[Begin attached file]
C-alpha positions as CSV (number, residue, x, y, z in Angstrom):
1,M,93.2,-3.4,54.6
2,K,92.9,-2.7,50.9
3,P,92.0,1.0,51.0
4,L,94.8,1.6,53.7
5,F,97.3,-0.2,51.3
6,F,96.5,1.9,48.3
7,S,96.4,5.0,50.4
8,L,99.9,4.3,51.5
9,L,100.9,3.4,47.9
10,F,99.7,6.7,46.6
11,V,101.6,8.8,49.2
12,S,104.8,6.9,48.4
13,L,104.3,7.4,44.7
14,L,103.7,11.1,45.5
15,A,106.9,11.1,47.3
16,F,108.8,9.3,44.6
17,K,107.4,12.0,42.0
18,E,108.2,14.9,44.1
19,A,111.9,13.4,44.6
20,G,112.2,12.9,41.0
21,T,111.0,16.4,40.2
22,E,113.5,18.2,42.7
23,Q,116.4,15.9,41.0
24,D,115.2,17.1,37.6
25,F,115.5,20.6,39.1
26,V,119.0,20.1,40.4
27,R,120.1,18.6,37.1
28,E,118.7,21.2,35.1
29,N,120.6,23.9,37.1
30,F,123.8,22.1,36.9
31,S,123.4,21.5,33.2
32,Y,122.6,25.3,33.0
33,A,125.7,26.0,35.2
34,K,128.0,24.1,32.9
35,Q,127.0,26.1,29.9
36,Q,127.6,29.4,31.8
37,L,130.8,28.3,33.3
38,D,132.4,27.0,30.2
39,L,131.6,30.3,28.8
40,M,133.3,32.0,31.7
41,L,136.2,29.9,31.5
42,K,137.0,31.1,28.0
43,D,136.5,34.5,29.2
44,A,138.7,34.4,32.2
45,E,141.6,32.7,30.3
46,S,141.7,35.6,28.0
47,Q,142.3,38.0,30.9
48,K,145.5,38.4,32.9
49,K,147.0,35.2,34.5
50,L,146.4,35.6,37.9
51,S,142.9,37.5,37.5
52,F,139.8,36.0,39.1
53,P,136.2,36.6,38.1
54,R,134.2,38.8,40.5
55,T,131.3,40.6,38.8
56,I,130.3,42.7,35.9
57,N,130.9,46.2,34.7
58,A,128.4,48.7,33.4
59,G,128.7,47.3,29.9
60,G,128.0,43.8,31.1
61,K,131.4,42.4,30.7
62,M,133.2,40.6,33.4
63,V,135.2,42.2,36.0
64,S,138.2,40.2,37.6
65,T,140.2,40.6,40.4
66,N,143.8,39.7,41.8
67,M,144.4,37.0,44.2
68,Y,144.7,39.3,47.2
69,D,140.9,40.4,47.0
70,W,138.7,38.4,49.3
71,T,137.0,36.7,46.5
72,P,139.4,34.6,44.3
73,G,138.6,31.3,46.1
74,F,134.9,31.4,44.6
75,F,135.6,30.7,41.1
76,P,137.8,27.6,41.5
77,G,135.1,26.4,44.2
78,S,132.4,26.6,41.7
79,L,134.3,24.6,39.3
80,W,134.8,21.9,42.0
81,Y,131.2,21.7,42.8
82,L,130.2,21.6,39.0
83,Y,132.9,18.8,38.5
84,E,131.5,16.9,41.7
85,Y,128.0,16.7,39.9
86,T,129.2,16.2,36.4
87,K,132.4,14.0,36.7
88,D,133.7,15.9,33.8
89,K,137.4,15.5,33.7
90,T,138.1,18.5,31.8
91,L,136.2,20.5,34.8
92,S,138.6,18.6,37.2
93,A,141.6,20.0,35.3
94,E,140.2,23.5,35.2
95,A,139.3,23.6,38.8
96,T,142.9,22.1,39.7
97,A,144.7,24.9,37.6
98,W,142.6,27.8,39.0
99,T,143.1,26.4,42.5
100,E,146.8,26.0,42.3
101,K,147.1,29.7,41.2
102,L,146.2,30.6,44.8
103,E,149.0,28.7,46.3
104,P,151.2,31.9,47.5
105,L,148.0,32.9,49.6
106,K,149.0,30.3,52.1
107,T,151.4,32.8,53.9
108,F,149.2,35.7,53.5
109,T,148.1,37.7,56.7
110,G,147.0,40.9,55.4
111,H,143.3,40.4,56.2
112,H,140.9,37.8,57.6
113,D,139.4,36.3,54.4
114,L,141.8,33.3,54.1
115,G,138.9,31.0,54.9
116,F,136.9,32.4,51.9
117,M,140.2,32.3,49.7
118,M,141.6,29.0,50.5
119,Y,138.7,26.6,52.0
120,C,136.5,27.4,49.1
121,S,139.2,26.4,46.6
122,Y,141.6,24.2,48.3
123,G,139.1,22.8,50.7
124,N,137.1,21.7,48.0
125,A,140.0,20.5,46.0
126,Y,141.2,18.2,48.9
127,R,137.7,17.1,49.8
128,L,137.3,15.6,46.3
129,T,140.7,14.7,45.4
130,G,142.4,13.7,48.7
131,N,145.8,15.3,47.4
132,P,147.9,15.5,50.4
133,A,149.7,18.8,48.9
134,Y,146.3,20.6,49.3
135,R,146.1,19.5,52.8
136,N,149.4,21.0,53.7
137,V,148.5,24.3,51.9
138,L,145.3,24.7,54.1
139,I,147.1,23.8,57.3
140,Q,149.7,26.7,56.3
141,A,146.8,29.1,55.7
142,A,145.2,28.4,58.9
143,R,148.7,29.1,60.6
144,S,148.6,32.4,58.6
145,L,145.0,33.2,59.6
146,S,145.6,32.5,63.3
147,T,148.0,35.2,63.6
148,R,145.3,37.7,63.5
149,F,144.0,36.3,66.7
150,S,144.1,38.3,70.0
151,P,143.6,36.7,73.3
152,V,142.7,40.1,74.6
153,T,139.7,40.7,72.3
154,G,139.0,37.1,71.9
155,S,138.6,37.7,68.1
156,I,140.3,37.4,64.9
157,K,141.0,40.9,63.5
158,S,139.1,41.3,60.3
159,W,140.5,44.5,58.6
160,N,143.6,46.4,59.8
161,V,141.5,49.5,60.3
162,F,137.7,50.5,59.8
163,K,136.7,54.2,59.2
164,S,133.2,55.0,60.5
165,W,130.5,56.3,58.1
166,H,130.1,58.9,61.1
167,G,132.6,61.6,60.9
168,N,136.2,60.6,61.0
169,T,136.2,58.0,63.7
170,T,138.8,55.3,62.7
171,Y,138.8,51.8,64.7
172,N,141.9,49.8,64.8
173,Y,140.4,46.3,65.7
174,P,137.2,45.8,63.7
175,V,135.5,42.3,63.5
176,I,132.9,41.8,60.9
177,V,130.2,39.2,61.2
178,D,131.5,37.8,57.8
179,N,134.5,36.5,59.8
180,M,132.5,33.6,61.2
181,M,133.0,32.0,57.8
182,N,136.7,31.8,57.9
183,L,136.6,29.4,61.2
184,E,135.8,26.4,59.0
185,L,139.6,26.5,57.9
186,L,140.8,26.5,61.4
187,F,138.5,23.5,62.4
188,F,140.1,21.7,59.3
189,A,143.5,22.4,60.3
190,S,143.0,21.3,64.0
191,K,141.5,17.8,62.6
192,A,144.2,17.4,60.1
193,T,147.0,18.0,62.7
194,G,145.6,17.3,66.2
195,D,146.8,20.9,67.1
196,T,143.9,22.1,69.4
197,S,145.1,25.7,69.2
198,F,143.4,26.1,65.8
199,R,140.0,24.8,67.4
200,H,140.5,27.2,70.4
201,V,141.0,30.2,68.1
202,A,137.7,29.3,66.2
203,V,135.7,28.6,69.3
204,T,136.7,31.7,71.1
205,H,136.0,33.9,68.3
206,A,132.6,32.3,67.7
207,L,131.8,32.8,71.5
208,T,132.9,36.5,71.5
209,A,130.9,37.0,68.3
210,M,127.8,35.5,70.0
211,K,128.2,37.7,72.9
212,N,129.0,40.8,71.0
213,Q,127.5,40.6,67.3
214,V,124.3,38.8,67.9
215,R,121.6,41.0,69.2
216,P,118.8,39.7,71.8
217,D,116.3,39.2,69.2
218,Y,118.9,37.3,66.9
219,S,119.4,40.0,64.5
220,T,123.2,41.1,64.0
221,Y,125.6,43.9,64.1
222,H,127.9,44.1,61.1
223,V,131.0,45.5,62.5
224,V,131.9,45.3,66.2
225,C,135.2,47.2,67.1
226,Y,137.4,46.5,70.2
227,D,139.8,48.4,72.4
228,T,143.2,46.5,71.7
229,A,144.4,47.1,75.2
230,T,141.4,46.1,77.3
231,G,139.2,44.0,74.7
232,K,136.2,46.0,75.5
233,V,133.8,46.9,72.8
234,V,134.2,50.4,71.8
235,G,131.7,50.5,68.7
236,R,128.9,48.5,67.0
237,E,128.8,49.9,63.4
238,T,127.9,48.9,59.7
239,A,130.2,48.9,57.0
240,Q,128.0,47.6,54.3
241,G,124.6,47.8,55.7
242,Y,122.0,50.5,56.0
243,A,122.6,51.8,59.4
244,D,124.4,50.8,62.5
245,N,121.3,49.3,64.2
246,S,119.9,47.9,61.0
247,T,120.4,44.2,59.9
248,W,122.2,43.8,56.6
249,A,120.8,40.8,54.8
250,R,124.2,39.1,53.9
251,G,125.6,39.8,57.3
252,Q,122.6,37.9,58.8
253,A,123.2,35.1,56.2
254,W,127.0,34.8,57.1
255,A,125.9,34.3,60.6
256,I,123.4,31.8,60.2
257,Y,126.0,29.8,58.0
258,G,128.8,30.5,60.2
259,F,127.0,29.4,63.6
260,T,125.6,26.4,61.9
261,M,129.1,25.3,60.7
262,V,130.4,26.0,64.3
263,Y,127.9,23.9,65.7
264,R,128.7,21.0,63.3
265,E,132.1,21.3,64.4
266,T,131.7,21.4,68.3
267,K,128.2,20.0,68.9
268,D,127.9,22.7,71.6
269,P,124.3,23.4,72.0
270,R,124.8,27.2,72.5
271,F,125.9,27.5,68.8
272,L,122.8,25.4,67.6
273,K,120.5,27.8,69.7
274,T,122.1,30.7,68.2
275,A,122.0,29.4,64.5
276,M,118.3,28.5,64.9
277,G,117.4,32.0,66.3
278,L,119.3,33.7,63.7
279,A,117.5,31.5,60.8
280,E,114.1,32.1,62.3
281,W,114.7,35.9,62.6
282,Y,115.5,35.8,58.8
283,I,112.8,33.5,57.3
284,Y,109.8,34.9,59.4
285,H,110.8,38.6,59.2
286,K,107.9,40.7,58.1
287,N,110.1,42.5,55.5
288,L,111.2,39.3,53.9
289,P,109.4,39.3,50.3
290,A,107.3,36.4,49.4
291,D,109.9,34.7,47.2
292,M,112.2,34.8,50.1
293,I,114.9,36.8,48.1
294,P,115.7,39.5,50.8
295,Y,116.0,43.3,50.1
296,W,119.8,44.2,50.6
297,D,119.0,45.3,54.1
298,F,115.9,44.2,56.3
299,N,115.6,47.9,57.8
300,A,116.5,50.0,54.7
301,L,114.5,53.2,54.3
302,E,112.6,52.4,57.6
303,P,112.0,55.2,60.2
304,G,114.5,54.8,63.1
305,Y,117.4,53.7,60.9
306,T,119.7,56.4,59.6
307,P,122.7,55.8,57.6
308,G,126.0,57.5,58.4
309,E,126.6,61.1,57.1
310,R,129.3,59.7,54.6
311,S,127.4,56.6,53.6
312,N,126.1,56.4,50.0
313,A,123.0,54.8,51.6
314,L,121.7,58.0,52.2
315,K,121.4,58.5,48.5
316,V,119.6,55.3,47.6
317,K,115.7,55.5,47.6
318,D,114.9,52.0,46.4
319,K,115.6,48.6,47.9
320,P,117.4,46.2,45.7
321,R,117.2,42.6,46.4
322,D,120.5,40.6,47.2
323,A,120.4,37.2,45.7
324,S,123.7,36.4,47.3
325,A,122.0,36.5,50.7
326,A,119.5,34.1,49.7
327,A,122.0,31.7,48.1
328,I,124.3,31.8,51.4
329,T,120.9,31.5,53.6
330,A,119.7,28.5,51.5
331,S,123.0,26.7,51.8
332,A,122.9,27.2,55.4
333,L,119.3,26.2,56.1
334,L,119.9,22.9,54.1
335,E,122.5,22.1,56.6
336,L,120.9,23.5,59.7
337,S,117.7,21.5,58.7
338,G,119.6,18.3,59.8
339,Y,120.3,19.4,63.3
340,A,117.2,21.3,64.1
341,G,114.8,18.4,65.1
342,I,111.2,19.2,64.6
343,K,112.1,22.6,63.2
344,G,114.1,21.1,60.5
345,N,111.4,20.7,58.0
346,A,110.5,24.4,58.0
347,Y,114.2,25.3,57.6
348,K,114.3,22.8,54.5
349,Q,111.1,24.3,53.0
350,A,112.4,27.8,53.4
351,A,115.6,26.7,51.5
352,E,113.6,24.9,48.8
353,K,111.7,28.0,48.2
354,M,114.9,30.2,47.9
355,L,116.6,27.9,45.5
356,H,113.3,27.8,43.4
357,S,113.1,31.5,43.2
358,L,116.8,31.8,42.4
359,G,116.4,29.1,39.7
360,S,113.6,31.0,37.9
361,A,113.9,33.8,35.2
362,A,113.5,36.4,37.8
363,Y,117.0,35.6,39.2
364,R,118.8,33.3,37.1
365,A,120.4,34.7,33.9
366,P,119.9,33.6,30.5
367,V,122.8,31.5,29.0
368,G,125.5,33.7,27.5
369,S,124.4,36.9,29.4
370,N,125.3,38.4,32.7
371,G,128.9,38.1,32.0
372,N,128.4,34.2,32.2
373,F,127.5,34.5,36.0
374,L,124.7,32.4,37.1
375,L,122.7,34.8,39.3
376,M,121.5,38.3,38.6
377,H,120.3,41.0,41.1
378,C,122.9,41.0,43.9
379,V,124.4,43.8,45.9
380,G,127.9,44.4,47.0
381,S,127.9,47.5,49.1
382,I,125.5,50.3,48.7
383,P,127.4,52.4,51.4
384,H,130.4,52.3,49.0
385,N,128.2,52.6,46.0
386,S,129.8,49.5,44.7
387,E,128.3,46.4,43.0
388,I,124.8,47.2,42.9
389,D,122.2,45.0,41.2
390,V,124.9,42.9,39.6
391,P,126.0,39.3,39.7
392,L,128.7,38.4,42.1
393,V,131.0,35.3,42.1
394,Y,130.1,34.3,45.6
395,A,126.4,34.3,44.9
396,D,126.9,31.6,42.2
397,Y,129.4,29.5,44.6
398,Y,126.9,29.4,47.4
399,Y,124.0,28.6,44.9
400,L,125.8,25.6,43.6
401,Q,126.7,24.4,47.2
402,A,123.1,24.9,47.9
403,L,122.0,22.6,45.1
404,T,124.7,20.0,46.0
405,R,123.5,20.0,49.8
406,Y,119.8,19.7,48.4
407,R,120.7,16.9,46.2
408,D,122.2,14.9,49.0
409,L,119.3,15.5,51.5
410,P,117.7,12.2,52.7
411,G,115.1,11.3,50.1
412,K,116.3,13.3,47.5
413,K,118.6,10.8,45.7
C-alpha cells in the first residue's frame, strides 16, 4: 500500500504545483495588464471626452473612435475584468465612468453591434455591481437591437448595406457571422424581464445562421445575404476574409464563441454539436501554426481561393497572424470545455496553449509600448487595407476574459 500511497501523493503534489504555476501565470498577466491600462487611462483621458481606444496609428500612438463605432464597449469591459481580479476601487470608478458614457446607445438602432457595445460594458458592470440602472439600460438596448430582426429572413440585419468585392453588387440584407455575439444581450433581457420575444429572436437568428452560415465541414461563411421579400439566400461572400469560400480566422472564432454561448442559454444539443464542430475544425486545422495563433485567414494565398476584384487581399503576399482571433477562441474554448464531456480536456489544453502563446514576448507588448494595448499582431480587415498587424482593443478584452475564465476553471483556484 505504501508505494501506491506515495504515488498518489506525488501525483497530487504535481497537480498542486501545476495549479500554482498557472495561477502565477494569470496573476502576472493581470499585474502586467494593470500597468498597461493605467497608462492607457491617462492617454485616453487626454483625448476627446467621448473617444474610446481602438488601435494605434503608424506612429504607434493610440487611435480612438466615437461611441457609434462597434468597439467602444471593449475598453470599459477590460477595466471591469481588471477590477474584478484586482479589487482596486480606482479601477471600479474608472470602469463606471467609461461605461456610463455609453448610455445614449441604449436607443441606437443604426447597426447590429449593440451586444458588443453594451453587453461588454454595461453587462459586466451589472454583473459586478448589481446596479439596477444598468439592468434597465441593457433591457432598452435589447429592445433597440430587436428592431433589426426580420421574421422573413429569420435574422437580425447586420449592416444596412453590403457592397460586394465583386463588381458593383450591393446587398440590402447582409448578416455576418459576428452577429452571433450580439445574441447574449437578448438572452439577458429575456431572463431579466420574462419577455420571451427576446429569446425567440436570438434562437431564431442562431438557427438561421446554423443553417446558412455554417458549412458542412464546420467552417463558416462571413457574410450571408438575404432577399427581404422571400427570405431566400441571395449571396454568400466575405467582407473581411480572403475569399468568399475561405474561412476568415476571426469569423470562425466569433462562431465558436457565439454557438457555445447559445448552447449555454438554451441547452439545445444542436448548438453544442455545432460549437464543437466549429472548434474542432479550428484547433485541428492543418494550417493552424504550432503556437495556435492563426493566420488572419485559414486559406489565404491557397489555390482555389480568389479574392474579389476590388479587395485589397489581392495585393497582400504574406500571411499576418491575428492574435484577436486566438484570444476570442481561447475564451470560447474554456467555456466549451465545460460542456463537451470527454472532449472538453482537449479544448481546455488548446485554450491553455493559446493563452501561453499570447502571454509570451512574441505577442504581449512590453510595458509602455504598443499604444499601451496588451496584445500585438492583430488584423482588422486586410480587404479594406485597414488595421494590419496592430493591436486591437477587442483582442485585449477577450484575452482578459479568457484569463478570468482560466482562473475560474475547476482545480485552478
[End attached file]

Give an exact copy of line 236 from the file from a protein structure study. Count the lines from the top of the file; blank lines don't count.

235,G,131.7,50.5,68.7